The heart wants what the heart wants
|Aidil Rusli loves rock 'n' roll, still believes in the words "indie" and "underground", and after all these years still sings in his band Couple myspace.com/couple. You can get in touch with Aidil by emailing: [email protected]|
APRIL 21 — In 2010 I walked into the cinema to see a Hong Kong film called “Love In A Puff”, not knowing much about it except that it was directed by Pang Ho Cheung, an up-and-coming young Hong Kong film-maker I’ve been keeping an eye on ever since I saw his debut “You Shoot I Shoot” and his many other interesting and strong films afterwards like “AV”, “Men Suddenly In Black” and “Isabella.”
I walked out of the cinema afterwards head over heels in love with “Love In A Puff”, a romantic comedy so spot on about modern-day mating rituals, that I ended up watching the movie at least three or four more times the same year on DVD. I even found Miriam Yeung (who played the heroine Cherie and whom I’ve never fancied before in her other roles) to be irresistibly attractive because of the film.
A chat with a friend who attended the Hong Kong International Film Festival a few weeks back got me unreasonably excited when he mentioned that there’s now a sequel called “Love In The Buff” making its world premiere there (which he didn’t catch).
As I was attending a press screening for a movie at GSC Mid Valley last week, I could barely contain my excitement when I saw a huge bunting hanging on their wall advertising the film’s release here on 19 April 2012. I desperately asked my press friends if they knew of any press screenings for the movie as I badly wanted to see it as soon as possible.
Fortune smiled on me as I finally got my wish to see the movie on Tuesday alongside contest winners for a local Chinese radio station. “Love In A Puff” was shown uncensored in the cinemas here, despite the fact that there’s a healthy amount of hilarious expletives in the language (and in the English subtitles), but if you purchase the original DVD you’ll find that the censors’ scissors have somehow worked their magic there.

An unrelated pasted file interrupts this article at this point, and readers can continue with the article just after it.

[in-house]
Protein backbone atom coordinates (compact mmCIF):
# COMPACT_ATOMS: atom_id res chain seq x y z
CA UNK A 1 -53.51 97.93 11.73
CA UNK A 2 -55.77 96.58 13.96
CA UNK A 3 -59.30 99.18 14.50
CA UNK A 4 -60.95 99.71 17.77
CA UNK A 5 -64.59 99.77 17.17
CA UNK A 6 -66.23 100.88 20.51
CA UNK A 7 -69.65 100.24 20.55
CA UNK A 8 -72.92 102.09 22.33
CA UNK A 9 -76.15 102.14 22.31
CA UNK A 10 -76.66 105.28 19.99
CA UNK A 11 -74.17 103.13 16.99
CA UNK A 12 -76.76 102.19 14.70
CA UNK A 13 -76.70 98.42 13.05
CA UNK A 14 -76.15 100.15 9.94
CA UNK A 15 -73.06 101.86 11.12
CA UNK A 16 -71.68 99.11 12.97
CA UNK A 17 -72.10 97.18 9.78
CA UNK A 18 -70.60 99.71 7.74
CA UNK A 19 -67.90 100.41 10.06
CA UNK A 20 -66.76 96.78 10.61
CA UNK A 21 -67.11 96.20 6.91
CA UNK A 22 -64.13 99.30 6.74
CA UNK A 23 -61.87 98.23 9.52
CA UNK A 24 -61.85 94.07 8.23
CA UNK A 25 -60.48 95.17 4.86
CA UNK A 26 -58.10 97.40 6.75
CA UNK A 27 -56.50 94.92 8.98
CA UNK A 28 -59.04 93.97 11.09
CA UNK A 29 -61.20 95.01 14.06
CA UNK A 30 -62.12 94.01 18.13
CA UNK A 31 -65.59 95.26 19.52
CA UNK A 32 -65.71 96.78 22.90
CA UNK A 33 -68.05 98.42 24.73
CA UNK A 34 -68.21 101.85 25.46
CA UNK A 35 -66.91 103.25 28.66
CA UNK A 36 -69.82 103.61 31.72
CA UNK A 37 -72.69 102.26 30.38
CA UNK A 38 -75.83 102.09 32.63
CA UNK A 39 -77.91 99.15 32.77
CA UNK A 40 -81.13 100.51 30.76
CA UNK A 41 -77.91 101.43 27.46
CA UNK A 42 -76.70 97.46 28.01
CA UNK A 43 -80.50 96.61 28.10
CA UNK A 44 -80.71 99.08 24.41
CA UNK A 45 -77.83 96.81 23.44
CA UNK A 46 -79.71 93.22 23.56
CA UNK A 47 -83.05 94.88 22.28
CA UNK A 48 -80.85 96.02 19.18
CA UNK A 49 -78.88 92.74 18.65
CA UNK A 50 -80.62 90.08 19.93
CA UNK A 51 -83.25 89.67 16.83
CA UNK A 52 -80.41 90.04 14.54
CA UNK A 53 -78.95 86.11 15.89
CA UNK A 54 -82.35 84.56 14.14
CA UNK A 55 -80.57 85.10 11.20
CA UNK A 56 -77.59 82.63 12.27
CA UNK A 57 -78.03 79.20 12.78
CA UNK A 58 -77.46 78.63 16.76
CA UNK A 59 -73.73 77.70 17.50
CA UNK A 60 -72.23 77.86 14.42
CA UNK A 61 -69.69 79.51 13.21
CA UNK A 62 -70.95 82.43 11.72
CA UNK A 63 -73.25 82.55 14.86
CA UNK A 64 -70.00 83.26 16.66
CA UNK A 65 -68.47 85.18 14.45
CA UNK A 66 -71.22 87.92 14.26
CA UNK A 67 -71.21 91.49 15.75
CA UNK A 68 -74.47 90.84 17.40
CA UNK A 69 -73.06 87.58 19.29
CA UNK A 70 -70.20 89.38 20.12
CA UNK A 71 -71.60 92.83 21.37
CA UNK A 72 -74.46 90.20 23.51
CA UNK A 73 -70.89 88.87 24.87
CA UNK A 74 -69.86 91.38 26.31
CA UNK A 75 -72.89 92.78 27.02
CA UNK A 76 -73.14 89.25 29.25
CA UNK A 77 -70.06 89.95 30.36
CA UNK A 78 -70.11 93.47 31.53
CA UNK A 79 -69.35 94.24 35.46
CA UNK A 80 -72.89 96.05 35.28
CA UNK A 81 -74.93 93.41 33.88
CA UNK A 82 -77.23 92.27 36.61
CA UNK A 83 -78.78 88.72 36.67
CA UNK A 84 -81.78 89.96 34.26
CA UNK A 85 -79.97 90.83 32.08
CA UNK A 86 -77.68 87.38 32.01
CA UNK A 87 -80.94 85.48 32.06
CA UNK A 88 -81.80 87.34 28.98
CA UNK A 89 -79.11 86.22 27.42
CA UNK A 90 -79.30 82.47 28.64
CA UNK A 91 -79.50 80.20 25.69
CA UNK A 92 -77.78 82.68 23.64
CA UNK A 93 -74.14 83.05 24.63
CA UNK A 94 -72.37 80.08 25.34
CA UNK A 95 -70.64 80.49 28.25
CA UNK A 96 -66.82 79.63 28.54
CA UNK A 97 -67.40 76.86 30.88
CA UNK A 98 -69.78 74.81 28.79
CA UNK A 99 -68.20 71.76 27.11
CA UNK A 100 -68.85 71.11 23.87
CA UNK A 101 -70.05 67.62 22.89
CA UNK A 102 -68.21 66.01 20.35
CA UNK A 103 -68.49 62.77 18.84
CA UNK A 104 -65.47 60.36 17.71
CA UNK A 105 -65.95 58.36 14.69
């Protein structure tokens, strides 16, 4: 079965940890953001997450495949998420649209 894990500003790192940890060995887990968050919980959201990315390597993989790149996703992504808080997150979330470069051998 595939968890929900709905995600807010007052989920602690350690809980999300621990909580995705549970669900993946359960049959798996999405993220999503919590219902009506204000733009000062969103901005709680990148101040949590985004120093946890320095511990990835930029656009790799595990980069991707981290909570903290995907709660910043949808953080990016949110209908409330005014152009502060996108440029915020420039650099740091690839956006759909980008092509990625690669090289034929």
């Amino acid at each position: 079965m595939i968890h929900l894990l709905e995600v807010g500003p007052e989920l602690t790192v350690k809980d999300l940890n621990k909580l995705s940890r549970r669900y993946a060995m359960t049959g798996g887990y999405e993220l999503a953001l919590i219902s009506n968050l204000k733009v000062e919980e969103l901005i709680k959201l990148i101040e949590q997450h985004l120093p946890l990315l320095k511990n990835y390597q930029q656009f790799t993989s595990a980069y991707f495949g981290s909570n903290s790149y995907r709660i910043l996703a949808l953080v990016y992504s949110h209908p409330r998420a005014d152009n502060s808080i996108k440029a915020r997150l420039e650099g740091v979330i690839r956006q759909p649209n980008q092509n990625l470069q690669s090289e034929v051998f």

So I was a bit disappointed to find out that “Love In The Buff” will only be shown with Malay subtitles here as the English subtitles have turned out to be too racy to avoid censorship this time. But since there’s no way that I could even stand waiting for a further few months for the DVD to come out to watch it with proper English subtitles, I gamely dived in to watch it anyway, Malay subtitles and all, as I’m sure anyone who’s ever paid attention to Malay subtitles in local cinemas will know how horrendously (and hilariously) translated some of them are.
Thankfully the Malay subtitles for this one are not bad at all, as I managed to catch and laugh at most of the jokes together with the mostly Chinese audience. As expected, some parts went untranslated, probably due to the naughty jokes, but in general it was quite pleasingly easy watching it with Malay subtitles.
The first film chronicled the first seven days of Cherie and Jimmy’s courtship, and this follow-up starts a few months later as the lovers have happily moved in together and chronicles their relationship further down the road.
If the first movie was wonderfully wise and spot on about how people in this age of cell phones and permissive sexual attitudes hook up, this follow-up homes in on more painful areas of modern relationships, as Cherie and Jimmy find balancing love and their careers as tough as we do find it in the real world.
Cleverly echoing events in the first film, in which they first hooked up while one of them was still in a relationship with someone else, they break up early on in the film only to find themselves naturally attracted to each other all over again, even if they’ve both moved on and found someone new.Sort of like a modern update of the comedies of remarriage that were once staples of 1930s and 1940s Hollywood screwball comedies (like “The Awful Truth” and “His Girl Friday”), the film is never less than delightfully and naughtily funny, but this time around there’s a real strong tinge of sadness and regret to it that makes it feel even weightier and wiser than its excellent predecessor, especially when you consider the fact Cherie and Jimmy’s new lovers are nicer people.
There’s not even a whiff of the easy solution that Hollywood rom-coms always take of making the rival lovers annoying or bad people. Love here is complicated, painful and quite rightly irrational. And just like in real life, sometimes you just can’t help who you end up loving. There are surely nicer people out there, people who’ll definitely treat you better, who are smarter, funnier, maybe more stable emotionally or financially, but in the end matters of the heart are never dictated by formulas. The same goes for this wonderful sequel.